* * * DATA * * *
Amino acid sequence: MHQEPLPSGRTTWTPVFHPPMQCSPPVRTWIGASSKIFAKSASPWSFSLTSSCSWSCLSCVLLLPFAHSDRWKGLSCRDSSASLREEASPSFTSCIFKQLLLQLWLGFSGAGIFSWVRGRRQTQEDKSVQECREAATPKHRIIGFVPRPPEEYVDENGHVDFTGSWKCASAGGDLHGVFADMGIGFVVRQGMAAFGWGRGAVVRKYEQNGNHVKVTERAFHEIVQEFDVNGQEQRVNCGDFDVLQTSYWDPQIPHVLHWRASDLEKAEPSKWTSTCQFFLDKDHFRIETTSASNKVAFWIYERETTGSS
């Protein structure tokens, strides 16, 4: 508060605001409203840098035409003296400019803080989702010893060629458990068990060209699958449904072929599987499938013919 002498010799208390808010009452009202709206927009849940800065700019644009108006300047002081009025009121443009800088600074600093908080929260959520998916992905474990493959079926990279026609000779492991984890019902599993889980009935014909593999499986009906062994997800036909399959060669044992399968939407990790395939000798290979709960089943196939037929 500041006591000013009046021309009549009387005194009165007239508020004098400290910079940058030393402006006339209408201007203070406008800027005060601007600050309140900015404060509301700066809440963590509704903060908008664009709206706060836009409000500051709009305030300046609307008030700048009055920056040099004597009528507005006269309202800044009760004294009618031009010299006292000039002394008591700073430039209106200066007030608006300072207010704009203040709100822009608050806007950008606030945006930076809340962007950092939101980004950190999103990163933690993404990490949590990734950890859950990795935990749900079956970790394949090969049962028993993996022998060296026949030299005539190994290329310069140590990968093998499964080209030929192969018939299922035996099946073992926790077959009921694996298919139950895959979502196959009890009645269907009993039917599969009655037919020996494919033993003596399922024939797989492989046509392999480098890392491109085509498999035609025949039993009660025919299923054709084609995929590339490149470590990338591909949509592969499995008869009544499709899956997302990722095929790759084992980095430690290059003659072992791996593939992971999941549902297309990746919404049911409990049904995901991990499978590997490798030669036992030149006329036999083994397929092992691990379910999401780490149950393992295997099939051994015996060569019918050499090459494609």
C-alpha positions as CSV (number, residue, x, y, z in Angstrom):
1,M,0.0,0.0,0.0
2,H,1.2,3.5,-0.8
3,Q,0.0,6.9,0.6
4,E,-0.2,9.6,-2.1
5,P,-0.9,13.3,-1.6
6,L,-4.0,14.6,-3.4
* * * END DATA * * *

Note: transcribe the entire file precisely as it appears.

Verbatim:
Amino acid sequence: MHQEPLPSGRTTWTPVFHPPMQCSPPVRTWIGASSKIFAKSASPWSFSLTSSCSWSCLSCVLLLPFAHSDRWKGLSCRDSSASLREEASPSFTSCIFKQLLLQLWLGFSGAGIFSWVRGRRQTQEDKSVQECREAATPKHRIIGFVPRPPEEYVDENGHVDFTGSWKCASAGGDLHGVFADMGIGFVVRQGMAAFGWGRGAVVRKYEQNGNHVKVTERAFHEIVQEFDVNGQEQRVNCGDFDVLQTSYWDPQIPHVLHWRASDLEKAEPSKWTSTCQFFLDKDHFRIETTSASNKVAFWIYERETTGSS
């Protein structure tokens, strides 16, 4: 508060605001409203840098035409003296400019803080989702010893060629458990068990060209699958449904072929599987499938013919 002498010799208390808010009452009202709206927009849940800065700019644009108006300047002081009025009121443009800088600074600093908080929260959520998916992905474990493959079926990279026609000779492991984890019902599993889980009935014909593999499986009906062994997800036909399959060669044992399968939407990790395939000798290979709960089943196939037929 500041006591000013009046021309009549009387005194009165007239508020004098400290910079940058030393402006006339209408201007203070406008800027005060601007600050309140900015404060509301700066809440963590509704903060908008664009709206706060836009409000500051709009305030300046609307008030700048009055920056040099004597009528507005006269309202800044009760004294009618031009010299006292000039002394008591700073430039209106200066007030608006300072207010704009203040709100822009608050806007950008606030945006930076809340962007950092939101980004950190999103990163933690993404990490949590990734950890859950990795935990749900079956970790394949090969049962028993993996022998060296026949030299005539190994290329310069140590990968093998499964080209030929192969018939299922035996099946073992926790077959009921694996298919139950895959979502196959009890009645269907009993039917599969009655037919020996494919033993003596399922024939797989492989046509392999480098890392491109085509498999035609025949039993009660025919299923054709084609995929590339490149470590990338591909949509592969499995008869009544499709899956997302990722095929790759084992980095430690290059003659072992791996593939992971999941549902297309990746919404049911409990049904995901991990499978590997490798030669036992030149006329036999083994397929092992691990379910999401780490149950393992295997099939051994015996060569019918050499090459494609």
C-alpha positions as CSV (number, residue, x, y, z in Angstrom):
1,M,0.0,0.0,0.0
2,H,1.2,3.5,-0.8
3,Q,0.0,6.9,0.6
4,E,-0.2,9.6,-2.1
5,P,-0.9,13.3,-1.6
6,L,-4.0,14.6,-3.4